Experimental Alzheimer’s Drug BAN2401 Results Encouraging

An experimental Alzheimer’s disease drug called BAN2401 has generated intriguing additional results in a a Phase II clinical trial. The trial sponsors, Eisai Co., Ltd. and Biogen Inc, had already announced topline results on the 18-month analysis on July 5.

Though the trial was negative on the goals set as the study’s primary endpoint, at the Alzheimer’s Association International Conference 2018 the researchers have now reported additional results on several of the trial’s secondary outcomes, including reduction of amyloid plaques and improvement of cognition and function, though the trial was not intended to demonstrate efficacy in cognitive outcomes.

BAN2401, administered intravenously, targets beta amyloid, a protein that forms plaques around neurons. It is a humanized version of a mouse monoclonal antibody that recognizes protofibrils and prevents amyloid beta deposition in animal models of Alzheimer’s disease.

Clearance Of Amyloid

This is the second Alzheimer’s clinical trial that has demonstrated both clearance of amyloid from the brain and cognitive benefits – again, the studies were not large enough to definitely demonstrate cognitive efficacy and the BAN2401 study did not meet its primary endpoint. However, these two studies indicate that amyloid remains an important therapeutic target to pursue in Alzheimer’s disease.

“It’s encouraging, but a lot more needs to be done. I would not say it’s shock and awe,”

said Julie Schneider, associate director of Rush Alzheimer’s Disease Center in Chicago, speaking to Bloomberg. Shares of Biogen fell as much as 12 percent the day the results were released.

There are many limitation to the research. It was led by company scientists, not academic researchers. It was not reviewed by outside experts. The study also was small, and the results need to be confirmed with further work, dementia experts cautioned. But they welcomed any glimmer of success after multiple prior failures of Alzheimer’s drugs.

The study is a placebo-controlled, double-blind, parallel-group, randomized Phase II clinical study in 856 patients with mild cognitive impairment (MCI) due to Alzheimer’s disease or mild Alzheimer’s dementia, with confirmed amyloid pathology in the brain. Patients were randomized to five dose regimens, 2.5 mg/kg biweekly, 5 mg/kg monthly, 5 mg/kg biweekly, 10 mg/kg monthly and 10 mg/kg biweekly, or placebo.

This study used a Bayesian Adaptive Randomization Design to automatically allocate newly enrolled patients into the study to treatment arms showing higher probability of efficacy based on the results of interim analyses.

Statistically Significant

BAN2401 demonstrated a dose-dependent reduction in amyloid plaques as measured by amyloid PET, and this reduction was statistically significant at all doses. At the highest dose of BAN2401 (10 mg/kg biweekly), an analysis of amyloid accumulated in the brain using standardized PET as measured on the Centiloid scale showed an observed mean at baseline of 74.5 and at 18 months of 5.5.

Using a Mixed-effects Model with Repeated Measures (MMRM), the mean reduction in amyloid load was 70 units, which was statistically significant (p<0.0001). In amyloid PET image visual read, BAN2401 demonstrated a dose dependent conversion from amyloid positive to negative, and at the highest dose, 81% of patients converted from amyloid positive to negative at 18 months (p<0.0001).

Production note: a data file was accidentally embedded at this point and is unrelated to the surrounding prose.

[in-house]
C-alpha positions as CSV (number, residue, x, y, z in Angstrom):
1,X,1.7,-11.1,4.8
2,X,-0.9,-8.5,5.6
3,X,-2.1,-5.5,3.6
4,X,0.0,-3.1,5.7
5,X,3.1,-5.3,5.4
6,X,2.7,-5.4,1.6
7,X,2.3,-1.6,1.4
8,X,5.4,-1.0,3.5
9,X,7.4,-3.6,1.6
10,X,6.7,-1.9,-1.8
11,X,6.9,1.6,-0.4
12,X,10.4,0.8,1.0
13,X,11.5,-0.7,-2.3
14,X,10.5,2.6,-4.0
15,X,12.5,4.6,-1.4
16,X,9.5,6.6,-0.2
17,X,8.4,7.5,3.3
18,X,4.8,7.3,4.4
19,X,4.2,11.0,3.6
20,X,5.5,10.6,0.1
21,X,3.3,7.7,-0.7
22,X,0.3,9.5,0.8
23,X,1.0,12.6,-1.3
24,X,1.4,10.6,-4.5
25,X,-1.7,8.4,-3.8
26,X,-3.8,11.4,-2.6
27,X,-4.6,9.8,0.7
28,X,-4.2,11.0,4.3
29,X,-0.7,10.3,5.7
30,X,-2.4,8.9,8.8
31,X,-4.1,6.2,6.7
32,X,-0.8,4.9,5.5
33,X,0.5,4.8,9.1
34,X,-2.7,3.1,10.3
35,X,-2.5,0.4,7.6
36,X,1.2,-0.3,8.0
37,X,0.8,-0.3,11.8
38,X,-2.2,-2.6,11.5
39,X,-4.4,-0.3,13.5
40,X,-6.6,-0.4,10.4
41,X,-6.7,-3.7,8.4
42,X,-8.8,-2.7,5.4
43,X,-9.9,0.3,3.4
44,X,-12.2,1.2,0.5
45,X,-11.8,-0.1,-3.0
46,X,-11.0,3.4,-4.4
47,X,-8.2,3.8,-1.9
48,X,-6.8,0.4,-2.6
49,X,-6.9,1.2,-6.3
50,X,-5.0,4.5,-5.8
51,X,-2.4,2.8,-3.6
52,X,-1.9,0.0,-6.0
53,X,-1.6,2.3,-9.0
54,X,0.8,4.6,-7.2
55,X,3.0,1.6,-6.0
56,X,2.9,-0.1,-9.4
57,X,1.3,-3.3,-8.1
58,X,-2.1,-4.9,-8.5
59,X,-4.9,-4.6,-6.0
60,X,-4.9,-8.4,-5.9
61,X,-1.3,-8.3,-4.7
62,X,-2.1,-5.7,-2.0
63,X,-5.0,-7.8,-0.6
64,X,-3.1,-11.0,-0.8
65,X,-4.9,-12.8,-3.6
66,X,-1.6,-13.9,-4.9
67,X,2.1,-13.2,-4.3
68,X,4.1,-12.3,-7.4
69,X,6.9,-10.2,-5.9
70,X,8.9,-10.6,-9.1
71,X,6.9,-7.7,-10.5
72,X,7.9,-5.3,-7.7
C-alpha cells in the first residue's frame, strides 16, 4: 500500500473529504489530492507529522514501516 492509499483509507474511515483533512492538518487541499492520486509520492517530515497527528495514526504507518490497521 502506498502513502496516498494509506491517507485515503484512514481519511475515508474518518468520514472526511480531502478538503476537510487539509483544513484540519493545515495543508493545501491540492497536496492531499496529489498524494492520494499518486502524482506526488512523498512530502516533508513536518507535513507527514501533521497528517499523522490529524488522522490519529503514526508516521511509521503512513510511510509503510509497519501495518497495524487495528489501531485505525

A dose-dependent increase in Aβ levels in cerebrospinal fluid in patients on BAN2401 (highest dose at 18 months: p<0.0001) was observed. Combined analysis of patients receiving BAN2401 at 10 mg/kg (either monthly or biweekly) demonstrated a statistically significant reduction in total tau over time compared to placebo (p<0.05).

BAN2401 demonstrated an acceptable tolerability profile through 18 months of study drug administration. The incidence rate of treatment-related adverse events was 26.5% for the placebo arm, 53.4% for the 10 mg/kg monthly treatment arm and 47.2% for the 10 mg/kg biweekly treatment arm.

The most common side events were Amyloid Related Imaging Abnormalities (ARIA) and infusion-related reactions. Incidence of ARIA-E (edema) was 9.9% at the highest treatment dose, and not more than 10% in any of the treatment arms.

Incidence of ARIA-E in APOE4 carriers was 14.6% at the highest dose. Per protocol, all patients presenting with ARIA-E on MRI were discontinued in the study. The incidence rate of serious adverse events was 17.6% for the placebo arm, 12.3% for the 10 mg/kg monthly treatment arm and 15.5% for the 10 mg/kg biweekly arm.

The Alzheimer’s Association is encouraged by the varied approaches being explored by the research field to treat and prevent Alzheimer’s disease.

The scientific community consensus is that we may need combination therapy in the future – that may include anti-amyloid approaches as well as other approaches to potential treatments that address multiple aspects of the disease, and include both drug and lifestyle interventions.

Veronika Logovinsky, Andrew Satlin, Robert Lai, Chad Swanson, June Kaplow, Gunilla Osswald, Hans Basun and Lars Lannfelt
Safety and tolerability of BAN2401 – a clinical study in Alzheimer’s disease with a protofibril selective Aβ antibody
Alzheimer’s Research & Therapy20168:14 https://doi.org/10.1186/s13195-016-0181-2

Image: Columbia University Medical Center